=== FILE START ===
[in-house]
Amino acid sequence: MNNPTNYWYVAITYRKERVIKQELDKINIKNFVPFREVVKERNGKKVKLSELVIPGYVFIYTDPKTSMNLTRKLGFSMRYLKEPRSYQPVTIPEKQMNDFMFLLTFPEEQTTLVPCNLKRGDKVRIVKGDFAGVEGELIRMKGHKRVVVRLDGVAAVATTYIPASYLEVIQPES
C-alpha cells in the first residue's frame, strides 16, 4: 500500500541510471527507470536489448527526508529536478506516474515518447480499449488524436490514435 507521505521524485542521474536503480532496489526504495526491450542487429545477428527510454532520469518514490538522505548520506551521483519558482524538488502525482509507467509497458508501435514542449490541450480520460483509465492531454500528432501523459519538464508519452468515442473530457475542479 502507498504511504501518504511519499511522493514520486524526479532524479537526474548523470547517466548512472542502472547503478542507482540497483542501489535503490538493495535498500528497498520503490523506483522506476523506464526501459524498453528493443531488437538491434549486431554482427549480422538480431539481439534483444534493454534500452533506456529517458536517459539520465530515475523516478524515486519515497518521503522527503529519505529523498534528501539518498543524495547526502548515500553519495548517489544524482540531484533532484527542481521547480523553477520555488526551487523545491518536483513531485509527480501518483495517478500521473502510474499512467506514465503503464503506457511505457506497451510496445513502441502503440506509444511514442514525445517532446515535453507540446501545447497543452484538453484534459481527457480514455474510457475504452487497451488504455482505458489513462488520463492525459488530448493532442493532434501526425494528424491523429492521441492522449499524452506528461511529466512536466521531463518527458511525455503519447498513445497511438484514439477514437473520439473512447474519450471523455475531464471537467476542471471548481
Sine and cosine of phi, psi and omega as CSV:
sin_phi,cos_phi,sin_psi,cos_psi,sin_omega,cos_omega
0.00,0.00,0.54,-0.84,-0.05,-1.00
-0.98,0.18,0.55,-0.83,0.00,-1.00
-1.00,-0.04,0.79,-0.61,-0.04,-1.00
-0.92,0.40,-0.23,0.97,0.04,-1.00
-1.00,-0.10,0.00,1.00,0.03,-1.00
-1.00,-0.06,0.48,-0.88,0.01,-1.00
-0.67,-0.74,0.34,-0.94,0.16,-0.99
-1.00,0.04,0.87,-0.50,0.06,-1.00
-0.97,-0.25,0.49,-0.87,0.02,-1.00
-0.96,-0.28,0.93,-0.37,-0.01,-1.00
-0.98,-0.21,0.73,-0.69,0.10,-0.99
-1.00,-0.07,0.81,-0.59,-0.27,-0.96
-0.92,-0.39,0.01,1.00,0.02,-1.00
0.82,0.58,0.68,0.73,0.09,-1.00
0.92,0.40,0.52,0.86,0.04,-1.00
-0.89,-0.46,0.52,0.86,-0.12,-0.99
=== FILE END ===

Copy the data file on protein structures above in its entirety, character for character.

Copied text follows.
[in-house]
Amino acid sequence: MNNPTNYWYVAITYRKERVIKQELDKINIKNFVPFREVVKERNGKKVKLSELVIPGYVFIYTDPKTSMNLTRKLGFSMRYLKEPRSYQPVTIPEKQMNDFMFLLTFPEEQTTLVPCNLKRGDKVRIVKGDFAGVEGELIRMKGHKRVVVRLDGVAAVATTYIPASYLEVIQPES
C-alpha cells in the first residue's frame, strides 16, 4: 500500500541510471527507470536489448527526508529536478506516474515518447480499449488524436490514435 507521505521524485542521474536503480532496489526504495526491450542487429545477428527510454532520469518514490538522505548520506551521483519558482524538488502525482509507467509497458508501435514542449490541450480520460483509465492531454500528432501523459519538464508519452468515442473530457475542479 502507498504511504501518504511519499511522493514520486524526479532524479537526474548523470547517466548512472542502472547503478542507482540497483542501489535503490538493495535498500528497498520503490523506483522506476523506464526501459524498453528493443531488437538491434549486431554482427549480422538480431539481439534483444534493454534500452533506456529517458536517459539520465530515475523516478524515486519515497518521503522527503529519505529523498534528501539518498543524495547526502548515500553519495548517489544524482540531484533532484527542481521547480523553477520555488526551487523545491518536483513531485509527480501518483495517478500521473502510474499512467506514465503503464503506457511505457506497451510496445513502441502503440506509444511514442514525445517532446515535453507540446501545447497543452484538453484534459481527457480514455474510457475504452487497451488504455482505458489513462488520463492525459488530448493532442493532434501526425494528424491523429492521441492522449499524452506528461511529466512536466521531463518527458511525455503519447498513445497511438484514439477514437473520439473512447474519450471523455475531464471537467476542471471548481
Sine and cosine of phi, psi and omega as CSV:
sin_phi,cos_phi,sin_psi,cos_psi,sin_omega,cos_omega
0.00,0.00,0.54,-0.84,-0.05,-1.00
-0.98,0.18,0.55,-0.83,0.00,-1.00
-1.00,-0.04,0.79,-0.61,-0.04,-1.00
-0.92,0.40,-0.23,0.97,0.04,-1.00
-1.00,-0.10,0.00,1.00,0.03,-1.00
-1.00,-0.06,0.48,-0.88,0.01,-1.00
-0.67,-0.74,0.34,-0.94,0.16,-0.99
-1.00,0.04,0.87,-0.50,0.06,-1.00
-0.97,-0.25,0.49,-0.87,0.02,-1.00
-0.96,-0.28,0.93,-0.37,-0.01,-1.00
-0.98,-0.21,0.73,-0.69,0.10,-0.99
-1.00,-0.07,0.81,-0.59,-0.27,-0.96
-0.92,-0.39,0.01,1.00,0.02,-1.00
0.82,0.58,0.68,0.73,0.09,-1.00
0.92,0.40,0.52,0.86,0.04,-1.00
-0.89,-0.46,0.52,0.86,-0.12,-0.99